In order to establish a prima facie case of discrimination, a plaintiff must prove all prongs of a four-part test: (1) that she is a member of the protected group; (2) that adverse employment action was taken against her by defendant; (3) that she was replaced by a person outside the protected group; and (4) that she was qualified for the position for which she was rejected. Id. at 1386. The Eleventh Circuit has "repeatedly cautioned against overly strict application of the [four-part] test," however, and the underlying inquiry is "whether an ordinary person could reasonably infer discrimination from the facts shown if those facts remain unrebutted." Goldstein v. Manhattan Industries, Inc., 758 F.2d 1435 (11th Cir. 1985). A determination of whether a prima facie case has been established "turns on whether the plaintiff has presented sufficient evidence to provide a basis for an inference that age was a factor in the employment decision." Pace, supra, 701 F.2d at 1307.
Of course, on a motion for summary judgment, once a movant supports its motion, the adverse party "may not rest upon the mere allegations of [her] pleading," but in response "must set forth specific facts showing that there is a genuine issue for trial." Fed.R.Civ.P. 56(e). The Supreme Court noted in Celotex Corp. v. Catrett, 477 U.S. 317, 106 S.Ct. 2548, 91 L.Ed.2d 265 (1986), that the standard for granting summary judgment mirrors the standard for a directed verdict. The Court held that, after adequate time for discovery, Rule 56(c) "mandates the entry of summary judgment . . . against a party who fails to make a showing sufficient to establish the existence of an element . . . on which that party will bear the burden of proof at trial." Id. 106 S.Ct at 2552-2553. In Anderson v. Liberty Lobby, Inc., 477 U.S. 242, 106 S.Ct. 2505, 2511, 91 L.Ed.2d 202 (1986) the Court further clarified that
at the summary judgment stage the judge's function is . . . to determine whether there is a genuine issue for trial. . . . [T]here is no issue for trial unless there is sufficient evidence favoring the nonmoving party for a jury to return a verdict. [cit] If the evidence is merely colorable . . . or is not significantly probative, . . . summary judgment may be granted.
Applying these summary judgment standards to an ADEA action, the Eleventh Circuit stated, "if on any part of the prima facie case there would be insufficient evidence to require submission of the case to a jury," summary judgement is appropriate. Barnes v. Southwest Forest Industries, Inc., 814 F.2d 607, 609 (11th Cir. 1987).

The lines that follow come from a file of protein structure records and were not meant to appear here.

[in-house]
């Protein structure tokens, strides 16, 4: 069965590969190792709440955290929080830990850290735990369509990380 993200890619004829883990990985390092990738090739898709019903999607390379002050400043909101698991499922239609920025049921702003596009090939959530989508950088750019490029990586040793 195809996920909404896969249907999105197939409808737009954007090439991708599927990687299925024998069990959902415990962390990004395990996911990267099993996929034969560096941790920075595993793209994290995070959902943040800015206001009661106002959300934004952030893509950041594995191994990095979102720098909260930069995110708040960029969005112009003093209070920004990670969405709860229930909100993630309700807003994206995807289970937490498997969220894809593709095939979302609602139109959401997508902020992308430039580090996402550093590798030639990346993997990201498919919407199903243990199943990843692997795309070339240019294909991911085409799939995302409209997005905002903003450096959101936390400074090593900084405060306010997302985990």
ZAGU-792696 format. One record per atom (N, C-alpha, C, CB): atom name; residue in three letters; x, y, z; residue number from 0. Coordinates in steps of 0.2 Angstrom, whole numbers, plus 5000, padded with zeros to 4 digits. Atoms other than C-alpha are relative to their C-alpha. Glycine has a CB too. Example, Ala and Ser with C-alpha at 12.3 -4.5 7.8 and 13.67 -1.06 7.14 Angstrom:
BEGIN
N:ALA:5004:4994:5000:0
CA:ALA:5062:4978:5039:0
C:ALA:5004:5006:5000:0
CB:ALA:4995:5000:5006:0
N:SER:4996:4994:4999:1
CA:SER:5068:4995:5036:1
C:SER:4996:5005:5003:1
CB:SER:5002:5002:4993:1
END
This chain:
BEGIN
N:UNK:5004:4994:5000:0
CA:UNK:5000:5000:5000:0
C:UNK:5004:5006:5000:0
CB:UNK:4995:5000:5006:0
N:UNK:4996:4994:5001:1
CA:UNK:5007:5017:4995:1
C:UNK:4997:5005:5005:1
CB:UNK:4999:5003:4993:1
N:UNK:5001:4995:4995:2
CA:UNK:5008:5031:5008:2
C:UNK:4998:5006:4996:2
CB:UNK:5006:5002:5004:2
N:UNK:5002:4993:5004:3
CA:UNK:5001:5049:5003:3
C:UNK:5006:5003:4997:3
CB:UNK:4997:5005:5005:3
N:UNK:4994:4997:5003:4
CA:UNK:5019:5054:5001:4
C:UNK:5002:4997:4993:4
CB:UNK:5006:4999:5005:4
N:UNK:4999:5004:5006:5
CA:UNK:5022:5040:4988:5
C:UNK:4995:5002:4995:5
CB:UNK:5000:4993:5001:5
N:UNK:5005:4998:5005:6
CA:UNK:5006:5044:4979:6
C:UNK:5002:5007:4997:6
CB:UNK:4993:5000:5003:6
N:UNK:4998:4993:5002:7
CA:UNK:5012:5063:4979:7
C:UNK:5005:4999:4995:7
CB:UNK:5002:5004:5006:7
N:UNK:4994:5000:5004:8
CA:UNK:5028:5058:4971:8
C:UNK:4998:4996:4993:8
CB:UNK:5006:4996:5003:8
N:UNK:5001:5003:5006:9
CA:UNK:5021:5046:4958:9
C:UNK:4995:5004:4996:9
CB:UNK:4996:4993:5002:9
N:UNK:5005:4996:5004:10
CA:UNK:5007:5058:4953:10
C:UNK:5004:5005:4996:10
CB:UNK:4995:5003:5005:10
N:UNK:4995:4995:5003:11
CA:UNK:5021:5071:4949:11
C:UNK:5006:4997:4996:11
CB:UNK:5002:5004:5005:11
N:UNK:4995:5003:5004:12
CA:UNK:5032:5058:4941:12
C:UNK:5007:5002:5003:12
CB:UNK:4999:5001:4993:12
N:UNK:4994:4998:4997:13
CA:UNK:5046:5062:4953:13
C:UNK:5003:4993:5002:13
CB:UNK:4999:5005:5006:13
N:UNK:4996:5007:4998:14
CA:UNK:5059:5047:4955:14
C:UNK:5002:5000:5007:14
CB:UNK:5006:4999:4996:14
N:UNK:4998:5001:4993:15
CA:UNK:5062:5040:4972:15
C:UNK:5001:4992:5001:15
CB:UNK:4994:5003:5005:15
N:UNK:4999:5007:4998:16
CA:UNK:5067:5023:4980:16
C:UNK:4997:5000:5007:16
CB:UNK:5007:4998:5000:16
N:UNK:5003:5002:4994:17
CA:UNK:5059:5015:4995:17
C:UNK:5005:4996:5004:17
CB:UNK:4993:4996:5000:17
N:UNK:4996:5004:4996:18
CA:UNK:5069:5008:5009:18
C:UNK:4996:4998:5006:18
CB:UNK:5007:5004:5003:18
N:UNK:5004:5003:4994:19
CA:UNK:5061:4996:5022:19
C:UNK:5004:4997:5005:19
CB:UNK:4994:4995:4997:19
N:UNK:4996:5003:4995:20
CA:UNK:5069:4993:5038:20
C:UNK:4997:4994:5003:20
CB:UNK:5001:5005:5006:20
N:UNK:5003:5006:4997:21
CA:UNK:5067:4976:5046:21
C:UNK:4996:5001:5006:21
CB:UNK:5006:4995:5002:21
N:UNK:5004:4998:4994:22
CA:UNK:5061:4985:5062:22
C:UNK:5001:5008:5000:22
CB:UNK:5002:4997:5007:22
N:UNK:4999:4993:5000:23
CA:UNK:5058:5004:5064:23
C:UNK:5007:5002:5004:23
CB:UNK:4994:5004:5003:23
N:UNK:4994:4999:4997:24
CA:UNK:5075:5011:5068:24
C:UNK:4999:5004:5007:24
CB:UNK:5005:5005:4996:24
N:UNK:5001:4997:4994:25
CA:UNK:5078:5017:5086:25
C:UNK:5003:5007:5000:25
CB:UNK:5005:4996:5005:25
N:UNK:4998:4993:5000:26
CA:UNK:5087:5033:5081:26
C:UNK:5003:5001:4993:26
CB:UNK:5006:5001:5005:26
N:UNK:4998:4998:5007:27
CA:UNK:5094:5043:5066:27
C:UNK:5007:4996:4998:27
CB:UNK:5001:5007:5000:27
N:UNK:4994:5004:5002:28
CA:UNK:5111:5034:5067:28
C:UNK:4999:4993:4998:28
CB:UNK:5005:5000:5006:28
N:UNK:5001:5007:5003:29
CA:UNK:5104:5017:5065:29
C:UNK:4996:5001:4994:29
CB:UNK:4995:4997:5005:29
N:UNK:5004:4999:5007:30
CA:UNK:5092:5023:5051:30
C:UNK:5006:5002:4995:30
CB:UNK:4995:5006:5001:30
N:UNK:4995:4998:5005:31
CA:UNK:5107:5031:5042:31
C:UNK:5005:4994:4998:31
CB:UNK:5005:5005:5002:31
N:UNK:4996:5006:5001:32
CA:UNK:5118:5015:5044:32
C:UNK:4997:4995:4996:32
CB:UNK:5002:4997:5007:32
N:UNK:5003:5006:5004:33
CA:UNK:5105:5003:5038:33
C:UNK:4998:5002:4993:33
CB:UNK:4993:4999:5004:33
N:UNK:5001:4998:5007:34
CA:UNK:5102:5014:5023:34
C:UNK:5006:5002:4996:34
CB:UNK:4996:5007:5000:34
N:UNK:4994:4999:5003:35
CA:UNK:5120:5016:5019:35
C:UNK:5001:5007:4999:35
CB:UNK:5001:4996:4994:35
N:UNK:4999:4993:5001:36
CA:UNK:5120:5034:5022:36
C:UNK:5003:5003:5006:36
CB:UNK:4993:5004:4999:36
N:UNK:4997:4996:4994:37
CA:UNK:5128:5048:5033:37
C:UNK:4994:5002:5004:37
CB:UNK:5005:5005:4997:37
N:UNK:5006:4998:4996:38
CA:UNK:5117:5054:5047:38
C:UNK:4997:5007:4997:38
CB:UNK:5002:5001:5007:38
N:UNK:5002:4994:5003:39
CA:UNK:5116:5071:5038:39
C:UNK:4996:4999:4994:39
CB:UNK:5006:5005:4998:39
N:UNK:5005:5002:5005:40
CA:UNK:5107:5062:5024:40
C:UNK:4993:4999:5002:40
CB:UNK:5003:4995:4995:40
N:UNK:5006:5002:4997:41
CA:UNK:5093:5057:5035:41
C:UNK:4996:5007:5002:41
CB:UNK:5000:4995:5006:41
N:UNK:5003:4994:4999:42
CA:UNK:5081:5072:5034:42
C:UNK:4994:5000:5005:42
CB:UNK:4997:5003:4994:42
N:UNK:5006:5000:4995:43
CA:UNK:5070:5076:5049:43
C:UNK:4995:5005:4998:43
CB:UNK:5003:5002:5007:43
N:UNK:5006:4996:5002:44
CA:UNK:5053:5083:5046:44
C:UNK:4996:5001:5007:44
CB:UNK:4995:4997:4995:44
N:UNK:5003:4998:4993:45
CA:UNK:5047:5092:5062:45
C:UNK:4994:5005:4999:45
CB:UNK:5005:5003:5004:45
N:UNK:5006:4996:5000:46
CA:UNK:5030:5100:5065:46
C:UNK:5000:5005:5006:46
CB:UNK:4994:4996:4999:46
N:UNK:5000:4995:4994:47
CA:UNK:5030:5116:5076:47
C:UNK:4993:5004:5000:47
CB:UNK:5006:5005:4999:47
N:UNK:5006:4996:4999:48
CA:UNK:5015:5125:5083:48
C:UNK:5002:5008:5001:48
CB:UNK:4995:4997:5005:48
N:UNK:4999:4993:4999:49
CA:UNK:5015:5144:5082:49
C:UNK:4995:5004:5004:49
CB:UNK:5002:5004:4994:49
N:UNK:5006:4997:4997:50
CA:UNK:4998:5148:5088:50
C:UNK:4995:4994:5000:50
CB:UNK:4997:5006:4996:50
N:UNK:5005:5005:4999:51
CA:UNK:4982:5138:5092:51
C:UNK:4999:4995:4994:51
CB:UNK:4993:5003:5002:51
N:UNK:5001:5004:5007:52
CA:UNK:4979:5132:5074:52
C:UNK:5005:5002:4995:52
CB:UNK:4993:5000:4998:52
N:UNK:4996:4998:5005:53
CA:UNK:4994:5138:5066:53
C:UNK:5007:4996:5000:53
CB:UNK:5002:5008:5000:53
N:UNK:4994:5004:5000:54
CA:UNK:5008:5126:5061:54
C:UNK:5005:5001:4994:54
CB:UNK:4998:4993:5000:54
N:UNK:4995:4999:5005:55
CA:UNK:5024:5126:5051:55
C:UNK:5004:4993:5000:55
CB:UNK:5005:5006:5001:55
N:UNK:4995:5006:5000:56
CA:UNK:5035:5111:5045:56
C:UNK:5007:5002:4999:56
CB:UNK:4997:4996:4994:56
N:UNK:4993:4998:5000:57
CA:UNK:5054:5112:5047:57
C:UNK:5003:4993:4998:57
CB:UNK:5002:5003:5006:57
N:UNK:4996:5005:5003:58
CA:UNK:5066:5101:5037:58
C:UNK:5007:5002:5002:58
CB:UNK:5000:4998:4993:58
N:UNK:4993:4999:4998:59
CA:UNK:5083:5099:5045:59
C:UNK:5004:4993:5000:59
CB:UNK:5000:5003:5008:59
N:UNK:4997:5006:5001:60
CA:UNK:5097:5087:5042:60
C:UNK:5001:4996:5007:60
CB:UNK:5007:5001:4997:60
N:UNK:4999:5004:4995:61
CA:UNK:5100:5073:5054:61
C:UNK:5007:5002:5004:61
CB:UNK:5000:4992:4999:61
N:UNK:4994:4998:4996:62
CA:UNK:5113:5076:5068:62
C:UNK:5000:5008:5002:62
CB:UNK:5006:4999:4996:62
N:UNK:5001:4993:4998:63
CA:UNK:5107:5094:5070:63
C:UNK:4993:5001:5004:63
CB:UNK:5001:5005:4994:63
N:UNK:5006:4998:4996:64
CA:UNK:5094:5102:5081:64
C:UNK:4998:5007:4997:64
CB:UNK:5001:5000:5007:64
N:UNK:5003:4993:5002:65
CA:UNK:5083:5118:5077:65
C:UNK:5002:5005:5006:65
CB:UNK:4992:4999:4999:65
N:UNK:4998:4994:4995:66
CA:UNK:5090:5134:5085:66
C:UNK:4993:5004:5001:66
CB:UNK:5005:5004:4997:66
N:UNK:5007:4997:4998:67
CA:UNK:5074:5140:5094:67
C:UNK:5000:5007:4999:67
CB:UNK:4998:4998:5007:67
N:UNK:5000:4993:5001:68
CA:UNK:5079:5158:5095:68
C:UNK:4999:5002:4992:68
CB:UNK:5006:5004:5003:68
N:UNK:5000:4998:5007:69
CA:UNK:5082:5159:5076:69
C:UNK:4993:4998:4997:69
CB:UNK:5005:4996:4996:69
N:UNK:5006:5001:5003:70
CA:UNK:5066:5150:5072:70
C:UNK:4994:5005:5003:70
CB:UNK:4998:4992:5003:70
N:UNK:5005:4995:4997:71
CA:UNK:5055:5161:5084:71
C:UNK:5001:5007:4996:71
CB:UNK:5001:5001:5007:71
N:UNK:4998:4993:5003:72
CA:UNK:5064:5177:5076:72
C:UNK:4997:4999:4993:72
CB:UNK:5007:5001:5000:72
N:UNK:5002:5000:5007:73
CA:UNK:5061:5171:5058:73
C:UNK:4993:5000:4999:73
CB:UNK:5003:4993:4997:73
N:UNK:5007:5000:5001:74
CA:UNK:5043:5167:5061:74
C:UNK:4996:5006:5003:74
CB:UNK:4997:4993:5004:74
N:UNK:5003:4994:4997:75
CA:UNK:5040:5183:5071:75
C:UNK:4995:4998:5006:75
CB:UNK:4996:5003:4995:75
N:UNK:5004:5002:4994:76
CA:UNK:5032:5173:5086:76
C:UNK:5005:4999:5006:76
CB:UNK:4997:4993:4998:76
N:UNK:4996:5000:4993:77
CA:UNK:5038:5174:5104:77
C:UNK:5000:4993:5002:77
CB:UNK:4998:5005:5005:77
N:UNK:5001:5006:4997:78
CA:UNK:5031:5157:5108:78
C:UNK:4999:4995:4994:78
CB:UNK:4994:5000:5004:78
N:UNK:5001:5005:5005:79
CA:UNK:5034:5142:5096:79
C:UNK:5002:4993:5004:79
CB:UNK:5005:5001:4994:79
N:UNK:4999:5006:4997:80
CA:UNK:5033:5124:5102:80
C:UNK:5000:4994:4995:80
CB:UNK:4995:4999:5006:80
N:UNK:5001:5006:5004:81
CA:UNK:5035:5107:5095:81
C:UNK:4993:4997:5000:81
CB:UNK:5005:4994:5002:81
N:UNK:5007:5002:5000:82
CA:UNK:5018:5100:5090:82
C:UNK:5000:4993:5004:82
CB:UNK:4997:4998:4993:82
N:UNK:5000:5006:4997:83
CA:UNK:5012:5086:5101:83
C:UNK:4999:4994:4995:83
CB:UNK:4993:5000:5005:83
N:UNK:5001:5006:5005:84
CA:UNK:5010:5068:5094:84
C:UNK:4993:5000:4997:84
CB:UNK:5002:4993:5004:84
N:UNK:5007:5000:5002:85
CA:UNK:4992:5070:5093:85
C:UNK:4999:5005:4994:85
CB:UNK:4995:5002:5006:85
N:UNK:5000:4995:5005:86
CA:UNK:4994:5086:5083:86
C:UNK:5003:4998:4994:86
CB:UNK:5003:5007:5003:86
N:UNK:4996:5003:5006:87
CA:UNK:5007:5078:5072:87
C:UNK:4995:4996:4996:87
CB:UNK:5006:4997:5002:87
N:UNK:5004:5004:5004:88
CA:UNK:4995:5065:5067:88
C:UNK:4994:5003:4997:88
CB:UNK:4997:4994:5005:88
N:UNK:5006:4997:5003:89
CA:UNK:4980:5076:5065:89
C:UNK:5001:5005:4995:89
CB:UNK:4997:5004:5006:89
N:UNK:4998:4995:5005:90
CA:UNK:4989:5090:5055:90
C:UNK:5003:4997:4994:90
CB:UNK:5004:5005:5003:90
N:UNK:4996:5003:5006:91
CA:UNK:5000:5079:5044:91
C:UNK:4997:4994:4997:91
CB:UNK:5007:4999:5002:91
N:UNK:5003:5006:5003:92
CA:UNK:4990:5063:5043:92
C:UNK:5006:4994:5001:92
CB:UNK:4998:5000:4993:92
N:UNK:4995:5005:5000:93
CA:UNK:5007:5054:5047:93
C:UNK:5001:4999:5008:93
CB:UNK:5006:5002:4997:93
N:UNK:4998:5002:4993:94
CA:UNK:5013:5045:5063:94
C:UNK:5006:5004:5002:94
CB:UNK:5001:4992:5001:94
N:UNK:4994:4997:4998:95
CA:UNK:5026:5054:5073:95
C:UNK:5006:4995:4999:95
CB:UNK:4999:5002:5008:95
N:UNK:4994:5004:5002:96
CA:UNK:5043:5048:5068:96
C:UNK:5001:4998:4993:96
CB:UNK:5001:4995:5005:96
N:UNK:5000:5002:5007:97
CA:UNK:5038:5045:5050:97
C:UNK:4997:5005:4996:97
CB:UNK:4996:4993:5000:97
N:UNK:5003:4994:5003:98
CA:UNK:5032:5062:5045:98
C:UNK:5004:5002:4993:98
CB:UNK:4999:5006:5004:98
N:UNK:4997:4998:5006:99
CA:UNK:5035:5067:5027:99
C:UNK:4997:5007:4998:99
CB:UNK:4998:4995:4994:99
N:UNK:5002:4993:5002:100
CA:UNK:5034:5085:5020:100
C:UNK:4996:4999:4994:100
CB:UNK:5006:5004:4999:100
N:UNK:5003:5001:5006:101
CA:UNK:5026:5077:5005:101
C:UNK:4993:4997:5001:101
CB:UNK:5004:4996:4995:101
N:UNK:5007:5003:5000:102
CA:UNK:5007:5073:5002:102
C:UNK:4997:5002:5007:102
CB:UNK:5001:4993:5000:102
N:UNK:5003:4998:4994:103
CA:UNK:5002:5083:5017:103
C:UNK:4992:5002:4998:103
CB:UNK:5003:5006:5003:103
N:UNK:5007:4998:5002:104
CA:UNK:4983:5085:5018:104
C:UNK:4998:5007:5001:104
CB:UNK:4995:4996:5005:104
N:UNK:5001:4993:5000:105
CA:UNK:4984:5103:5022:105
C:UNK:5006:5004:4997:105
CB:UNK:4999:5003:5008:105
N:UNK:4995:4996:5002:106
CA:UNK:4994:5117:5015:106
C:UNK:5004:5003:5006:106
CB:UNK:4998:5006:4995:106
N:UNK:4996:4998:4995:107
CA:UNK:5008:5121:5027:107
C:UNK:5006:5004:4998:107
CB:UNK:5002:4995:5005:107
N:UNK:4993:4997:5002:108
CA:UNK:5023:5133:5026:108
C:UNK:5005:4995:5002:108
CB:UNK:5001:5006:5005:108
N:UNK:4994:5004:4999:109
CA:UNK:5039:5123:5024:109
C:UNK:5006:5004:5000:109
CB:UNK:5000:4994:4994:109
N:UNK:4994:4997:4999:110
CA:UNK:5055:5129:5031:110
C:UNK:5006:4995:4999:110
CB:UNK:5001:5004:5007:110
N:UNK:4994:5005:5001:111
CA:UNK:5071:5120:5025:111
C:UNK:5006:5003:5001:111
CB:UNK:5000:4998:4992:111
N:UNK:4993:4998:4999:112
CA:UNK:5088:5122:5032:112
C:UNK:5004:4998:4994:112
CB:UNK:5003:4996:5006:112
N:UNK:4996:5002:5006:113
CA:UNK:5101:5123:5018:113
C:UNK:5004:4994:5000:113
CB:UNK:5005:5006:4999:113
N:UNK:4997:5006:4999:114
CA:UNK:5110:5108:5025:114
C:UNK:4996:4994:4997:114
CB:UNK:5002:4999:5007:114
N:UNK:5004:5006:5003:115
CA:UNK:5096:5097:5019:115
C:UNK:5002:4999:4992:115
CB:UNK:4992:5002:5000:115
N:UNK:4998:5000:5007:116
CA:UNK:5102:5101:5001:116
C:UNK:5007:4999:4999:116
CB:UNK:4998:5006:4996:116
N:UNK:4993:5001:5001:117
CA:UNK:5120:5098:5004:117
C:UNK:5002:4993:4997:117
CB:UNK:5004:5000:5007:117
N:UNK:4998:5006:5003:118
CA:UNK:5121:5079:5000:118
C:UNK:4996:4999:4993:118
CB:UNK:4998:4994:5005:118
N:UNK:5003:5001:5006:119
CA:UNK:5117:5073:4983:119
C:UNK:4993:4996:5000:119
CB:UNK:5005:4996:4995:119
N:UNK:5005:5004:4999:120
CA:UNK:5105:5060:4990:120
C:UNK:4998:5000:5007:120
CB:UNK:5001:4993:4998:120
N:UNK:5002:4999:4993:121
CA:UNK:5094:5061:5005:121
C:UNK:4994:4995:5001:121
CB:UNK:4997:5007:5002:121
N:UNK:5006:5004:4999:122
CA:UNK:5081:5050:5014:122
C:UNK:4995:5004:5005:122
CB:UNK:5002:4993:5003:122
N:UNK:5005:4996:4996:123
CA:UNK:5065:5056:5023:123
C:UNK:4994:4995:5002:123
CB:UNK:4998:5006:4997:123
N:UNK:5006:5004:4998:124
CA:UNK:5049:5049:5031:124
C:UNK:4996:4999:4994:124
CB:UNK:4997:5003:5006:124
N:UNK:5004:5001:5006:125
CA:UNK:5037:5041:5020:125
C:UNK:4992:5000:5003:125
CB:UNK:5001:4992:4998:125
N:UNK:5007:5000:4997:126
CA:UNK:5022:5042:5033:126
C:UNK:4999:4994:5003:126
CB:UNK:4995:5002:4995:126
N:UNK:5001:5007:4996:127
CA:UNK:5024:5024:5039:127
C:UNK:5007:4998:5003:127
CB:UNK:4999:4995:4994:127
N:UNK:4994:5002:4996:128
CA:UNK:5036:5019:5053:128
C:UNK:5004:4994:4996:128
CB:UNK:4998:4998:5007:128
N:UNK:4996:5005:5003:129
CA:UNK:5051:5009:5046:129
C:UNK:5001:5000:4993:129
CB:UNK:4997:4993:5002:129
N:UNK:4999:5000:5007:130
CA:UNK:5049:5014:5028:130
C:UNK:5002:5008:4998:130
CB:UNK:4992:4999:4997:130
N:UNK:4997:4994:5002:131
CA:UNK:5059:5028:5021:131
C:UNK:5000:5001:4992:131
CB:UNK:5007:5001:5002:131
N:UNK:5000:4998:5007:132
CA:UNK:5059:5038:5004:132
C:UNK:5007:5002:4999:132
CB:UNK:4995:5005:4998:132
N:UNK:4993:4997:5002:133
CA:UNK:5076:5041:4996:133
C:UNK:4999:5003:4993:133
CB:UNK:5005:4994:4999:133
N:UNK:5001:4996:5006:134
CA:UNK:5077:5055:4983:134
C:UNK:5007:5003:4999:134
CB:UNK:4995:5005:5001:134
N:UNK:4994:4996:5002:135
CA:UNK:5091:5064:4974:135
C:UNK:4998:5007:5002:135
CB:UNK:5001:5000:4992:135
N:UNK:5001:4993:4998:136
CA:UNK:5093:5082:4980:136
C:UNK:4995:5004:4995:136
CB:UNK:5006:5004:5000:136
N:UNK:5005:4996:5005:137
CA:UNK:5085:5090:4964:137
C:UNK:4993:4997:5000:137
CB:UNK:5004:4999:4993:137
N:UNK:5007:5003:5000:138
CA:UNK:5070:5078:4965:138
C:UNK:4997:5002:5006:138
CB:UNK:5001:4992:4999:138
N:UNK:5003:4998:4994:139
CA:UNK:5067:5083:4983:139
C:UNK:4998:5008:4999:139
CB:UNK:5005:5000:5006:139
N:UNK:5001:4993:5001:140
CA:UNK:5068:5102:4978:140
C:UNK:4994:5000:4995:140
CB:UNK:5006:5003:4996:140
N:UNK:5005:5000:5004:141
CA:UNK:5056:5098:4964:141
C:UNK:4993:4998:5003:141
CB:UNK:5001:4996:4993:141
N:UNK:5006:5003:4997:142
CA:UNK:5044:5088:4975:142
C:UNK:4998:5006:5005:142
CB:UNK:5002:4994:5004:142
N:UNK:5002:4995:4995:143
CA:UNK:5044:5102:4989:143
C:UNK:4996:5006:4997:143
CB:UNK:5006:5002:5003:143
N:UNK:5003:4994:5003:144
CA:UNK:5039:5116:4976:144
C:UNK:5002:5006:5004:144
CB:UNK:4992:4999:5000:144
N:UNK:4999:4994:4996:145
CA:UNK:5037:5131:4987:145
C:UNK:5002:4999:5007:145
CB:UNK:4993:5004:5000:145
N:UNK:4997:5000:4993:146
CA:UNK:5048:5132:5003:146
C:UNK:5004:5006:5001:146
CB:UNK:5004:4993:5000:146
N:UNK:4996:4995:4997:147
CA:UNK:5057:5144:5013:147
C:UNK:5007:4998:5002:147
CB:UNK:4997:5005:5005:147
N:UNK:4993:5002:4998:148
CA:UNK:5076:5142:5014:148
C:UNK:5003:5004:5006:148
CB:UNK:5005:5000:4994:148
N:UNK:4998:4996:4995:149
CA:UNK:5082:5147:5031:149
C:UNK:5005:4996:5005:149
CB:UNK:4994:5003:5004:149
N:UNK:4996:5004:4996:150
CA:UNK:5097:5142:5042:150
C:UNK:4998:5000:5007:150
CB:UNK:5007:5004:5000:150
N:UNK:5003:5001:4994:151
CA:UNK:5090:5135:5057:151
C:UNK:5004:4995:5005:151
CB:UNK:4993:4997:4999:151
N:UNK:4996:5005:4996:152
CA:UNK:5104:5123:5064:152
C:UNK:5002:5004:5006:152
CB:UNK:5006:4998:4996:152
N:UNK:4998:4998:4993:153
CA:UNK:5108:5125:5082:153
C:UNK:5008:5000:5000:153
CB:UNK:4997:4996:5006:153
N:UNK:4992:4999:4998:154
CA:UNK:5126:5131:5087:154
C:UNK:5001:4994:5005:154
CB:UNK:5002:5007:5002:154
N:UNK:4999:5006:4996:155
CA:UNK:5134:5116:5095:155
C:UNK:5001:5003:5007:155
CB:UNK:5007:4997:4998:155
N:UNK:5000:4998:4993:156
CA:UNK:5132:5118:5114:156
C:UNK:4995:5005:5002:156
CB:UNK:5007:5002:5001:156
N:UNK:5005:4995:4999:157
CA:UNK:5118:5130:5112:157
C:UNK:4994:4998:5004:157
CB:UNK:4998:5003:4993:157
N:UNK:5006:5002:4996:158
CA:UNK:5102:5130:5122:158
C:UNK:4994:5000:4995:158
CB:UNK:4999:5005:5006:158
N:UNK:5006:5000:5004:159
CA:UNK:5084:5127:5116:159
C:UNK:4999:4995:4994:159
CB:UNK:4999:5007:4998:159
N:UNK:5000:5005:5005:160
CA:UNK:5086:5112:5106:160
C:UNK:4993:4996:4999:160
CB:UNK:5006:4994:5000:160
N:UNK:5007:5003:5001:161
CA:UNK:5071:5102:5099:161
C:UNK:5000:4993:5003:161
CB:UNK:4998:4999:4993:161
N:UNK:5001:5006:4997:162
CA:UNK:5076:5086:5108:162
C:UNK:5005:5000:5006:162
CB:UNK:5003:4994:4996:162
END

I. Failure to Promote Claim
The parties do not dispute that plaintiff, who is over 40, is a member of the group protected under the ADEA. The parties also do not dispute that defendant did not promote plaintiff, thereby taking "adverse employment action" against her. Plaintiff alleges that defendant has promoted persons younger than age 40 into management positions and, although defendant does not specifically state that the seven individuals promoted during the period relevant to this action were outside the protected age group, it also does not refute plaintiff's assertion. Thus, the parties appear to agree that plaintiff can prove the first three prongs of the test for establishing a prima facie case of discrimination.
Defendant argues that plaintiff has not shown and, indeed, cannot show that she is or was "eligible" for promotion and therefore fails to prove the fourth prong of the test. Defendant submitted affidavits and other evidence setting forth its "established personnel policies" under which defendant deemed plaintiff ineligible for promotion. See Attachments 4 and 5 to Defendant's Brief in Support of its Motion for Summary Judgment; Affidavit of Virginia T. Reynolds, ¶ 19; Barrett Affidavit. Defendant suggests that because plaintiff was found to be ineligible pursuant to defendant's policies, she was not "qualified" for promotion as that term is contemplated within the ADEA and the fourth prong of the prima facie case test.
Neither party provided the court with a universally accepted definition of "qualified" within the meaning of the four-part test for establishing a prima facie case of age discrimination. In Dorsch v. L.B. Foster Company, 782 F.2d 1421 (7th Cir. 1986), the Seventh Circuit recognized that "[t]he meaning given to the term `qualified' depends upon the nature of the employer's business at the time the decision to offer or terminate employment is made." Id. at 1425. In Dorsch the plaintiff, by his own admissions, established that he was not qualified in the manner necessary for the business because he failed to develop new accounts "when the development of new business was part of his duties as a salesman." Id.
In Mistretta v. Sandia Corp., 649 F.2d 1383 (10th Cir. 1981), the court recognized that an employer may present subjective reasons for making an employment decision as long as the reasons are not mere cover-ups for discrimination. In Mistretta, however, the court noted that the plaintiffs had not been terminated primarily because of subjective reasons but rather because of their poor performance ratings. The court found that, "[a]lthough performance ratings are basically objective in nature from their very character," the performance ratings at issue were inherently biased against older employees. Id., 649 F.2d at 1389. Therefore the court in Mistretta held that the trial court had erred in finding there was no discrimination.